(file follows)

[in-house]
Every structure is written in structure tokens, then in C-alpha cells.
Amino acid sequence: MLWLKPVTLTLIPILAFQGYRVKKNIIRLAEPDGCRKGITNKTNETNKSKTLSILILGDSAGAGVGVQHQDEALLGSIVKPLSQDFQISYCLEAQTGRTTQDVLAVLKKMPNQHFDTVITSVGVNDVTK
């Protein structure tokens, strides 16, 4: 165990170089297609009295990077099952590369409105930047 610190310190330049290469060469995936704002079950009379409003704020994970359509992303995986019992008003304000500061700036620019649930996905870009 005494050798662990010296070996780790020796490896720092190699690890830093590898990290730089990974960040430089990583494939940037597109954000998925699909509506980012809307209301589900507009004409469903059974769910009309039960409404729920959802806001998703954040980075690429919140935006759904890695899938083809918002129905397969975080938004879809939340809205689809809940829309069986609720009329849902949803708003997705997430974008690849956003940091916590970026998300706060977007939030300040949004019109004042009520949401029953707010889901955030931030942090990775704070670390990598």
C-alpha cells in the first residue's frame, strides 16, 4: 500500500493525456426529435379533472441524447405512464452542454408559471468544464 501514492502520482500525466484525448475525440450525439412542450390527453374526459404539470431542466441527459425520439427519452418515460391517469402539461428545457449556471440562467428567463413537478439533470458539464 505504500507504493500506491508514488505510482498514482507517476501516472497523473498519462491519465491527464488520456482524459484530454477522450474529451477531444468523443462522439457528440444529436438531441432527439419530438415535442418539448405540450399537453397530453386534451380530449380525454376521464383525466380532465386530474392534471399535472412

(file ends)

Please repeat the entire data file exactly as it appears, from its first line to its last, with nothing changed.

[in-house]
Every structure is written in structure tokens, then in C-alpha cells.
Amino acid sequence: MLWLKPVTLTLIPILAFQGYRVKKNIIRLAEPDGCRKGITNKTNETNKSKTLSILILGDSAGAGVGVQHQDEALLGSIVKPLSQDFQISYCLEAQTGRTTQDVLAVLKKMPNQHFDTVITSVGVNDVTK
């Protein structure tokens, strides 16, 4: 165990170089297609009295990077099952590369409105930047 610190310190330049290469060469995936704002079950009379409003704020994970359509992303995986019992008003304000500061700036620019649930996905870009 005494050798662990010296070996780790020796490896720092190699690890830093590898990290730089990974960040430089990583494939940037597109954000998925699909509506980012809307209301589900507009004409469903059974769910009309039960409404729920959802806001998703954040980075690429919140935006759904890695899938083809918002129905397969975080938004879809939340809205689809809940829309069986609720009329849902949803708003997705997430974008690849956003940091916590970026998300706060977007939030300040949004019109004042009520949401029953707010889901955030931030942090990775704070670390990598």
C-alpha cells in the first residue's frame, strides 16, 4: 500500500493525456426529435379533472441524447405512464452542454408559471468544464 501514492502520482500525466484525448475525440450525439412542450390527453374526459404539470431542466441527459425520439427519452418515460391517469402539461428545457449556471440562467428567463413537478439533470458539464 505504500507504493500506491508514488505510482498514482507517476501516472497523473498519462491519465491527464488520456482524459484530454477522450474529451477531444468523443462522439457528440444529436438531441432527439419530438415535442418539448405540450399537453397530453386534451380530449380525454376521464383525466380532465386530474392534471399535472412